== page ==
sortDir = sortDir.Equals("desc", StringComparison.CurrentCultureIgnoreCase) ? 
                      sortDir : "asc";

    var validColumns = new[] { "surname", "birthdate", "email", "children" };
    if (!validColumns.Contains(sortColumn.ToLower()))
        sortColumn = "surname";

    if (currentPage < 1) currentPage = 1;
    if (friendsPerPage < 1) friendsPerPage = 10;

    // Create the query
    var query = (IQueryable<Friend>)_data.People
                .OrderBy("it." + sortColumn + " " + sortDir);

    query = filterPeople(searchText, minChildren, maxChildren, query);

    return query
            .Skip((currentPage - 1) * friendsPerPage)
            .Take(friendsPerPage)
            .ToList();
}

There is not much to say about this code. In first place, a basic check of the entry parameters is performed, and then generate the query to be performed on the database. As you can see, the Como podéis observar, the queryPeopleFiltered() method is performed to apply the query criteria.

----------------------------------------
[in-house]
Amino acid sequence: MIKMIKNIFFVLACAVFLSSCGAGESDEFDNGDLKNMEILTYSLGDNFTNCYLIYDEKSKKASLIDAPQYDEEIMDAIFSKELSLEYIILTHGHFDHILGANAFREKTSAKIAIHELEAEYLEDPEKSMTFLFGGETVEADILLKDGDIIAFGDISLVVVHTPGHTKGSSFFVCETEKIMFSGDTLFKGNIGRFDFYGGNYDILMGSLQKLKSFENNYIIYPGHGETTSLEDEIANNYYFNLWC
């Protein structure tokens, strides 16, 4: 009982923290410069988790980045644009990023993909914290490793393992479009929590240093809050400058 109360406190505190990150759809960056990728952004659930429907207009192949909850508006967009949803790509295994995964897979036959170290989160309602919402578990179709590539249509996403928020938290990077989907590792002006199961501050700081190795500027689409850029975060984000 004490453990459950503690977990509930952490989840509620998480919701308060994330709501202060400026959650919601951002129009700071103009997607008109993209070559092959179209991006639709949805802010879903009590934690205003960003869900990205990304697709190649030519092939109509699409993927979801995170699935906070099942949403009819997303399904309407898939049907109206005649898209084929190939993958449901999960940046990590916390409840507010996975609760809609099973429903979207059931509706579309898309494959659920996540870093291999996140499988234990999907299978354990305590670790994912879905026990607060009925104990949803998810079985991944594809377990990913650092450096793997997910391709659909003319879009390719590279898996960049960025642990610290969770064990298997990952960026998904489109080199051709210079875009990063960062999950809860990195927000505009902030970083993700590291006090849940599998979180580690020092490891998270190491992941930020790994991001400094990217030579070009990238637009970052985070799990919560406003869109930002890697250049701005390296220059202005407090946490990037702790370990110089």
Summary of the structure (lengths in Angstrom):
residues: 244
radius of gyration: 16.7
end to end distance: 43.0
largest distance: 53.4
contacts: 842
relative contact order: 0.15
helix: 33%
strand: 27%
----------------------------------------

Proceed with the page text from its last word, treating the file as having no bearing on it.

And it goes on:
Summarizing…

As we have seen, implementing search criteria in Webgrid doesn’t differ much from what we have described earlier on in my other posts about WebGrid. We just have take into account the following points:

  • firstly, include a form in the View where the query criteria is collected in order to send it to the controller.
  • secondly, prepare the Controller so it can receive this criteria and make it reach the Model.
  • thirdly, in the Model, simply apply this criteria when countimg the total amount of rows, and when obtaining the data to be displayed in the grid page.

Here you can download the example code for this post.

WebGrid with filtering, paging and sorting 【转】

标签:des   blog   http   os   io   ar   strong   for   art   

原文地址:http://www.cnblogs.com/dufu/p/3960935.html